LCN Story: Jeweller Sophie Stamp
October 2016

Sophie Stamp creates tactile and kinetic jewellery objects in precious metal, inspired by industrial, horological and vintage paraphernalia. Her pieces develop as a result of simplifying and re-working mechanisms, implements and apparatus.

Disassembling an old piece of machinery is like exposing a treasure trove bursting with unusual shapes and elegant forms from which to draw inspiration. The components interact with one another as does the wearer with a piece of jewellery; rolling, spinning, rotating …

Sophie Stamp’s recent work has emerged from a fascination with hinges and box making following a two week silversmithing scholarship with Rod Kelly, Master Silversmith, in Shetland. Inspired by pocket watch casings and phials from an old watchmakers toolkit, each piece is a technical accomplishment and completely unique … a wearable box for hiding a sentimental talisman or trinket.

She is very much concerned with the making process itself and interpreting age old, traditional hand techniques in a contemporary way, and relishes the challenge of making pieces that look simple, but are very technical in their construction.

What new product, service, business system or project are you introducing to your practice and why?
I would really like to develop my business within the e-commerce realm with a new e-commerce function website using a different system, and increase sales online through this and social media channels, including starting to use Pinterest. My ultimate aim is to be able to locate my practice wherever I like in the world (with an internet connection of course) and make a living mostly from international e-commerce and stockists (ready-to-wear and bespoke commissions) without the pressure of an endless cycle of shows and exhibitions.

To begin achieving this I will be working hard over the next year or so developing a number of areas within my practice including re-branding, product development, marketing, and figuring out a strategy for building relationships and trust with my potential market without that face to face communication you have at shows or exhibitions. This is going to include developing a range of new ready to wear products, plus a new material (leather), and expanding my product ranges to include both jewellery, but also accessories and bags. I also want to offer a new bespoke service – a kind of ‘build your own’ service where customers choose from a selection of predetermined elements to create their own piece.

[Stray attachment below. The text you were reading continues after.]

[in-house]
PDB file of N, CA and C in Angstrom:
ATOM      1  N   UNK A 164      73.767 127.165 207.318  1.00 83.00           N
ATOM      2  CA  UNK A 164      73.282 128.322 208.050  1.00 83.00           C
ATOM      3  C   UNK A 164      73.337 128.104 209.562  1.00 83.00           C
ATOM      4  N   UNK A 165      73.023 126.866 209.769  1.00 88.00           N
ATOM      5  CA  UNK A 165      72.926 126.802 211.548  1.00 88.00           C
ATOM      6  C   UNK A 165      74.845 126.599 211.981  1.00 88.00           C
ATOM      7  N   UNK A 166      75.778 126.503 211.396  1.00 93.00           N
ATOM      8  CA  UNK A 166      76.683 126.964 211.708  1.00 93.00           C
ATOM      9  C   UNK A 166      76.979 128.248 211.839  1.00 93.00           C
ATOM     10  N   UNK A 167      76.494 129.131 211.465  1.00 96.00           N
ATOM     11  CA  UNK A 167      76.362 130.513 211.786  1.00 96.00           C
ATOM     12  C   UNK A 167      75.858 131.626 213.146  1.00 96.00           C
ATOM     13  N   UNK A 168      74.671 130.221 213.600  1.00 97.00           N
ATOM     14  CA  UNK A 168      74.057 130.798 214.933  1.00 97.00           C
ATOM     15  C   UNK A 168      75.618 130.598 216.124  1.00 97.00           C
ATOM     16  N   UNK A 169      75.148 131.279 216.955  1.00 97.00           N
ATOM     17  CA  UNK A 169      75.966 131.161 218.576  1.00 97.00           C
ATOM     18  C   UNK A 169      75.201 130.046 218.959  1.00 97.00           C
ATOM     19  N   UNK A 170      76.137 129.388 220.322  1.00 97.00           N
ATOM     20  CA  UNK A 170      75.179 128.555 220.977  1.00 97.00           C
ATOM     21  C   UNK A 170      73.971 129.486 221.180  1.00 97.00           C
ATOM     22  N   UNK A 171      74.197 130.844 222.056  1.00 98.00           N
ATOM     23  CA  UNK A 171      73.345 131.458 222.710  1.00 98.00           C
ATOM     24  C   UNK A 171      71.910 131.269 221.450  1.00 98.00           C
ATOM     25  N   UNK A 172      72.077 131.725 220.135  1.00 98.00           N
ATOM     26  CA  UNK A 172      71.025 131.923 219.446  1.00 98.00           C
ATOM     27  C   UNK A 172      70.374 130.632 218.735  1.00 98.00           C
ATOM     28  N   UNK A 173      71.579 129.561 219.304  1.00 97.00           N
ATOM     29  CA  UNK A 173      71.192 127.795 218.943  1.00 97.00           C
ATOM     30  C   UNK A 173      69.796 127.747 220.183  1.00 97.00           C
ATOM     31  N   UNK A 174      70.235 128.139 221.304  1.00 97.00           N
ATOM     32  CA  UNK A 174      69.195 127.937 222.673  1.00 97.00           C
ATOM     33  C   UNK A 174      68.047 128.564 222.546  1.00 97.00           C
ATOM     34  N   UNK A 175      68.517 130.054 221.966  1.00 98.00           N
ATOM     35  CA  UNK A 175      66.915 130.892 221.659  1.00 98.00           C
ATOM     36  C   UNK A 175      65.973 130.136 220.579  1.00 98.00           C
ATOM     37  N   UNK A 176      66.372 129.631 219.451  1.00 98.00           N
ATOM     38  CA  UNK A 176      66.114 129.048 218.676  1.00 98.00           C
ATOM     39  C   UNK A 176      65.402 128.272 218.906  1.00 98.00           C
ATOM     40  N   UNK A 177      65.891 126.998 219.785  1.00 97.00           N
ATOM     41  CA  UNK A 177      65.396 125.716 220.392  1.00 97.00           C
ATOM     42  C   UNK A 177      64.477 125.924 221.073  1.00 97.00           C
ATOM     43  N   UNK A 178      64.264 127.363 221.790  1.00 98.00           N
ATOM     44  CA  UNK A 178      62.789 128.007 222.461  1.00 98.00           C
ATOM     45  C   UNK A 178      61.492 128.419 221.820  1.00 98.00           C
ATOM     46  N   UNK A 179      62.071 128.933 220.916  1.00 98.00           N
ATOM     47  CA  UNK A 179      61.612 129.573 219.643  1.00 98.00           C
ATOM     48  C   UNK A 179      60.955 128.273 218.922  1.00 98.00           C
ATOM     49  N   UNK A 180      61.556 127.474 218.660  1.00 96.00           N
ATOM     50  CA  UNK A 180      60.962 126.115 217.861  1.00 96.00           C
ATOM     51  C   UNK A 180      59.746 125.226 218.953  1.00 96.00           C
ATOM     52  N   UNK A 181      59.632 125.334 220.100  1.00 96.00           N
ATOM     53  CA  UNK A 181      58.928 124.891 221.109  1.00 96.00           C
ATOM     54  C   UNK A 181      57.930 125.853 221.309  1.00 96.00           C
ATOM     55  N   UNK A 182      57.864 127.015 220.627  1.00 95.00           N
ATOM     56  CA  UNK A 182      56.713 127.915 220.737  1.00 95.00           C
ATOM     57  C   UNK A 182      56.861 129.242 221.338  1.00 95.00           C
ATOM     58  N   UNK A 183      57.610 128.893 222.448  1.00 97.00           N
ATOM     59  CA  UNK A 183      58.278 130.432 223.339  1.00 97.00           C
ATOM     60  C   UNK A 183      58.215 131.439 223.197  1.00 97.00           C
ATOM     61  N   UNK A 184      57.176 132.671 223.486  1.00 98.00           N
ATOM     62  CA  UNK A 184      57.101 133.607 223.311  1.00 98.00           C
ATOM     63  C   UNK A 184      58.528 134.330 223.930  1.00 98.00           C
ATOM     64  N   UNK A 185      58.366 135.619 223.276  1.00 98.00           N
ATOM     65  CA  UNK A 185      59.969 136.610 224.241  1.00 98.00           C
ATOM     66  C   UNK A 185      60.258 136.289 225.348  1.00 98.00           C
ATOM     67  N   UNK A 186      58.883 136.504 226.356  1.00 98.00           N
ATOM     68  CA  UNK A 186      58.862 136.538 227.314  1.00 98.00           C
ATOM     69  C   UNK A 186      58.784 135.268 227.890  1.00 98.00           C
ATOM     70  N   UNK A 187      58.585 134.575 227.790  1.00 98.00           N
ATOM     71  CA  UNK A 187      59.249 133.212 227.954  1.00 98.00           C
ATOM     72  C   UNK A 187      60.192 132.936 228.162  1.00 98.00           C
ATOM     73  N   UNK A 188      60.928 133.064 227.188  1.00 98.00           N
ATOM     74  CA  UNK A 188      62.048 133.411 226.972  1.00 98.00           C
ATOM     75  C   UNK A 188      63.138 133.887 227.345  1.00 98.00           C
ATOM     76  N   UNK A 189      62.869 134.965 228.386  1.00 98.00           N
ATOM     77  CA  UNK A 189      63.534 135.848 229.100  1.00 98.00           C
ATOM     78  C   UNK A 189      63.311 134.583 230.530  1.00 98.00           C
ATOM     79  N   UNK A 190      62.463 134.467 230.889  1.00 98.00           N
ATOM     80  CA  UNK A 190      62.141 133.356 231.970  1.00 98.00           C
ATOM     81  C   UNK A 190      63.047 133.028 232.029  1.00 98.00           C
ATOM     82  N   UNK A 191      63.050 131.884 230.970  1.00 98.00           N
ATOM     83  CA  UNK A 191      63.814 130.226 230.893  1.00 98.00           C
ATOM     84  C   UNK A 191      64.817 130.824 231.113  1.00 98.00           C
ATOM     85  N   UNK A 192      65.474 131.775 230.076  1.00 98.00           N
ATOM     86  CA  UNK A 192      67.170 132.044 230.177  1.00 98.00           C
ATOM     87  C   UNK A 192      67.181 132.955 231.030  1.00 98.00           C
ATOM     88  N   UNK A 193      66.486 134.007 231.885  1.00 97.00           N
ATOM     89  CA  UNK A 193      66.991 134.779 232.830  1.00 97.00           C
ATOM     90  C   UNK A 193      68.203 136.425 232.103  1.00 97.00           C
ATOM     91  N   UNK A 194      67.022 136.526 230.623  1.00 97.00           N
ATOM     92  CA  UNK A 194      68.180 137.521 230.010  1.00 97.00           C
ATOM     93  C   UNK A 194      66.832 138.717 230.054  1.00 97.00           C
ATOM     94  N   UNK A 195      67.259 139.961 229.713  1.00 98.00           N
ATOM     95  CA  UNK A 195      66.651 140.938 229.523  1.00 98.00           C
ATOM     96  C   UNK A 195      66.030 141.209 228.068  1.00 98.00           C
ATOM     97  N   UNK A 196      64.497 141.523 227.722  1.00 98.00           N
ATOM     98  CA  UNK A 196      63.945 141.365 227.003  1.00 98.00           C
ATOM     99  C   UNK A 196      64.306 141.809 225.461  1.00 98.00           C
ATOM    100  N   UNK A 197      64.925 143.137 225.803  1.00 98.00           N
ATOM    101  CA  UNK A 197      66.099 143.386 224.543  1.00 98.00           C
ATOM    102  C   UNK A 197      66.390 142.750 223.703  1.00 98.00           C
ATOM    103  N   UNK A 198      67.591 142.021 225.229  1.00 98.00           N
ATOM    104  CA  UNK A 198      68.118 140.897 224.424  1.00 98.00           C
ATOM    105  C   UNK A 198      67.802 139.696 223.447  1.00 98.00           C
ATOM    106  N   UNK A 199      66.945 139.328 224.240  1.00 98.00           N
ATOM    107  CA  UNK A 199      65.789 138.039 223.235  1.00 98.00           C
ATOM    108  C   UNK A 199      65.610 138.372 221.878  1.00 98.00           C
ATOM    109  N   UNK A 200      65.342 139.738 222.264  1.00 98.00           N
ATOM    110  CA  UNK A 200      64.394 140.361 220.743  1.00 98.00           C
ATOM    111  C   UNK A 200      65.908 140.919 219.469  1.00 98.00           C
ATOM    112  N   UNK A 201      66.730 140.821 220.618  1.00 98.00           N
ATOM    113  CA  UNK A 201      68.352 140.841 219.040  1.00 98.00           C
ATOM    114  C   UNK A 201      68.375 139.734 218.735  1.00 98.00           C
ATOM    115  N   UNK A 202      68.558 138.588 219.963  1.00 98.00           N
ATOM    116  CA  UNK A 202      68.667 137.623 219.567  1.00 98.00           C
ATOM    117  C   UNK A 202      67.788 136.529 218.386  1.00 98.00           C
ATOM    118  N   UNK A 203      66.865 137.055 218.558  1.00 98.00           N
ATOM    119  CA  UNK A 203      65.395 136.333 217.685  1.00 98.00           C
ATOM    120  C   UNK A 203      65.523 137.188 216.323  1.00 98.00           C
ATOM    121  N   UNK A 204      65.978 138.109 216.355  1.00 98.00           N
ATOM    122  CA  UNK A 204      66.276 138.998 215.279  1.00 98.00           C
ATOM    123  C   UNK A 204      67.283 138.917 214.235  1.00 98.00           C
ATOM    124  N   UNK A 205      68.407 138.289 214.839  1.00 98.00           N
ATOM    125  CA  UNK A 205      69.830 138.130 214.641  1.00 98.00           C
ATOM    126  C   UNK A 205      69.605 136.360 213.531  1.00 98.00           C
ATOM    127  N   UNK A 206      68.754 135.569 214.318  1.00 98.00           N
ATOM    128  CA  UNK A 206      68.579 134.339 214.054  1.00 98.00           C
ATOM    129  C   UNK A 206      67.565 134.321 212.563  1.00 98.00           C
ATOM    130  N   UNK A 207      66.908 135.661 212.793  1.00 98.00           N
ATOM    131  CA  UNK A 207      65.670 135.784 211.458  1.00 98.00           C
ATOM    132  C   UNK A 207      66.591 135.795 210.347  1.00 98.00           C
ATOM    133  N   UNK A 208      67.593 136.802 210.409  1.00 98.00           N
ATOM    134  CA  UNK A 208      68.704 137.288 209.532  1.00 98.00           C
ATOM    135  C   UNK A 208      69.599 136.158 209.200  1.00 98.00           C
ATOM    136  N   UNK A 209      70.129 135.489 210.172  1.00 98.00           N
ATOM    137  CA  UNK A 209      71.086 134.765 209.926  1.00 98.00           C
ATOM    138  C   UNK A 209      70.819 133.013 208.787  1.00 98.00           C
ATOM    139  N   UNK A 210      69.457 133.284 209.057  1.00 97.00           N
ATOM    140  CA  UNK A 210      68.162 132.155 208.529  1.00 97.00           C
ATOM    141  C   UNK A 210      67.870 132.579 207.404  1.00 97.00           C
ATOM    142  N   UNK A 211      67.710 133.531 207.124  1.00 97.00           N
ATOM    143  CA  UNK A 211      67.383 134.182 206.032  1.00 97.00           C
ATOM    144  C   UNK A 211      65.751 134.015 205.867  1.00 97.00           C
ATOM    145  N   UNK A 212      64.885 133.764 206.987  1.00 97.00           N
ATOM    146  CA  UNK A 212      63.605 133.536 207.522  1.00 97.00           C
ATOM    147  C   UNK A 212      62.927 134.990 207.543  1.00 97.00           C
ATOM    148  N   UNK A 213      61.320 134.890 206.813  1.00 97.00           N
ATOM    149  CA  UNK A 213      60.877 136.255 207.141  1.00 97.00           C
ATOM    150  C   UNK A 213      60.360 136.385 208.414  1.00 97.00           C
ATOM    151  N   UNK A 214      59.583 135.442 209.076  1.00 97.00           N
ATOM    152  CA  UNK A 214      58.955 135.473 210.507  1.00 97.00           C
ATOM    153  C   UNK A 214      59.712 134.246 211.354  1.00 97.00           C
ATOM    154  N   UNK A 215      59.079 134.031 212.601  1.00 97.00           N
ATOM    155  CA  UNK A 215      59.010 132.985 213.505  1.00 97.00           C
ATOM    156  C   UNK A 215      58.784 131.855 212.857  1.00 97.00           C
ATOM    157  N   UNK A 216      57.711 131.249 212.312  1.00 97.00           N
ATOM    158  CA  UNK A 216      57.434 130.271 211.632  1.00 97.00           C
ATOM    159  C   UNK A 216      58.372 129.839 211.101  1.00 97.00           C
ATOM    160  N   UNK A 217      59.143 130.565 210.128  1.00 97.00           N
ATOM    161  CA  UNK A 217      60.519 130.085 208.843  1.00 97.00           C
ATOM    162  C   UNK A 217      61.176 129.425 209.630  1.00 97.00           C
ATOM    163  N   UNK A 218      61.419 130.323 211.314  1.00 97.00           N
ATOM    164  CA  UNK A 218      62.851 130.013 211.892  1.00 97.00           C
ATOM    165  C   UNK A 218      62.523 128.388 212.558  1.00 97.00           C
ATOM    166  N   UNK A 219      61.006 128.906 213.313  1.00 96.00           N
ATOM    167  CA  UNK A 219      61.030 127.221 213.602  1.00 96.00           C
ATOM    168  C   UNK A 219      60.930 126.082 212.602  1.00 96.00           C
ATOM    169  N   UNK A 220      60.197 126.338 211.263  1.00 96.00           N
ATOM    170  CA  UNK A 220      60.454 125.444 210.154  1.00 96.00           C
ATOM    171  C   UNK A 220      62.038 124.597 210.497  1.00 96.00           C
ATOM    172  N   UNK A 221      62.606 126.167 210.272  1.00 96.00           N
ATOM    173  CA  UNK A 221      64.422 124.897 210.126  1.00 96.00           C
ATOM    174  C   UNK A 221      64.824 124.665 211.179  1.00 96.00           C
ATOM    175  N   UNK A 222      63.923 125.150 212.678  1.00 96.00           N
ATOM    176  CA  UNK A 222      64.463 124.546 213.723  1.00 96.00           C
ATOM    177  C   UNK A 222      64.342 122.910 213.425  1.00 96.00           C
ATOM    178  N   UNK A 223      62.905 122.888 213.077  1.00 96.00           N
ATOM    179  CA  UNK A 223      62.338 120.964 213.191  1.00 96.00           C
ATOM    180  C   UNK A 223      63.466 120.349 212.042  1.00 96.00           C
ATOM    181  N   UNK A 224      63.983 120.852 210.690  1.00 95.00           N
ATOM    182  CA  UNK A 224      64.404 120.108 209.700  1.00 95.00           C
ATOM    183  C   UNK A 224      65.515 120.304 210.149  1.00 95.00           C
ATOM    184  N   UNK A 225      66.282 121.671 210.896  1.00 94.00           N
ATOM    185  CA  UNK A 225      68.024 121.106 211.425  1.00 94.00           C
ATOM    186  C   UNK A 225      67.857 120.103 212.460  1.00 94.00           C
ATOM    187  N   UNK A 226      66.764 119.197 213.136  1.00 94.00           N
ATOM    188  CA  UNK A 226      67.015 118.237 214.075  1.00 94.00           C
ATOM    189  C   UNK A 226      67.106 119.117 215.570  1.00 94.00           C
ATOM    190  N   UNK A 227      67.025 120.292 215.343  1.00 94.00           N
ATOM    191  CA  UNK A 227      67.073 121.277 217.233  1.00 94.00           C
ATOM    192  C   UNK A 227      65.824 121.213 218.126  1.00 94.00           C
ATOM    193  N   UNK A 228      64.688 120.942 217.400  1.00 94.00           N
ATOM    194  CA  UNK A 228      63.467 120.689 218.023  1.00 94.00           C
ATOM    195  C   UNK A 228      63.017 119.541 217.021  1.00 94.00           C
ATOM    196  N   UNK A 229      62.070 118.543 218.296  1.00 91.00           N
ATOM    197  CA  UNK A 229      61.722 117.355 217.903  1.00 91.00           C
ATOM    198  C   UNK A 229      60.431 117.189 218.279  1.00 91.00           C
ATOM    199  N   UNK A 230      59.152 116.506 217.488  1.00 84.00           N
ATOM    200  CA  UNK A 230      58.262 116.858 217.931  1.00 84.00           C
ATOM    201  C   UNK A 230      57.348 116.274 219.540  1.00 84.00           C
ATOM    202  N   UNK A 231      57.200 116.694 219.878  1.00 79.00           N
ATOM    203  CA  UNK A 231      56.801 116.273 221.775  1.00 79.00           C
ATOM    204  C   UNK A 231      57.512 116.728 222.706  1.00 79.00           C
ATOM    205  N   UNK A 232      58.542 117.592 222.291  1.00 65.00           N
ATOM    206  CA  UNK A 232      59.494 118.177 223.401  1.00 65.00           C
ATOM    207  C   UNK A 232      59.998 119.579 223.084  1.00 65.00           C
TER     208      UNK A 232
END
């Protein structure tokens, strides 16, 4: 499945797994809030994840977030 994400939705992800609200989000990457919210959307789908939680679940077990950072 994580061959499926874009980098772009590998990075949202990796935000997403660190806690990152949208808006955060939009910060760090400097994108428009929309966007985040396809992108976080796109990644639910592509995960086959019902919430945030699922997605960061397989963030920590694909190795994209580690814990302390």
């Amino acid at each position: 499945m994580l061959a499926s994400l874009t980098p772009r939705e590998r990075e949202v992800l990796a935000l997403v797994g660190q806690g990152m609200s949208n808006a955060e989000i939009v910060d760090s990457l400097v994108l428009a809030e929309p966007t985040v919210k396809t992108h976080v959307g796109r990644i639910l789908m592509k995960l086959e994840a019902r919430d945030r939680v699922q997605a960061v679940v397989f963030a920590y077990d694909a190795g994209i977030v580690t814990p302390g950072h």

What was the main motivation behind your application to the LCN programme?
Since participating in the Crafts Council’s Hothouse 3 Programme for emerging makers in 2013 I have had three years to develop my practice, test the market and start establishing myself as a jewellery designer. Through trial and error I started to get to grips with what was and wasn’t working for me in terms of my business and I began to have a much better idea of what I wanted to achieve and how I would like my practice to grow over the next few years.
Having identified the many ways in which I wanted my business to evolve I began to feel quite overwhelmed and felt that I needed support in planning how to make changes and implement strategies to help me focus and push things to the next level, so I decided to apply to the LCN programme.

What is the most useful advice or tips you’ve been given on the programme so far?
During the initial session we were guided through techniques to help us visualise where we wanted to be in terms of our practice in a given timeframe. I chose a three year period and made a list of all the areas I thought needed focus and development in order to reach my goals. We then attempted to refine our list into the top 5 things we needed to focus on, in the order they needed developing, and discussed this in pairs. I found the discussion process really useful in clarifying the order of my list of priorities because it turned out to be slightly different than I first thought.

Another technique I found really useful was a way of breaking down each item on our list of priorities into separate tasks, just focusing on one mini-task at a time, to make the development process more manageable and therefore less overwhelming.

What plans do you have after participating with LCN?
My aims after participating with LCN are to continue marketing and growing my e-commerce business, slowly expanding my product ranges and building a sustainable practice. I can’t think too far past these goals right now but I hope to continue growing and perhaps employ a small team at some stage in the future if things go well.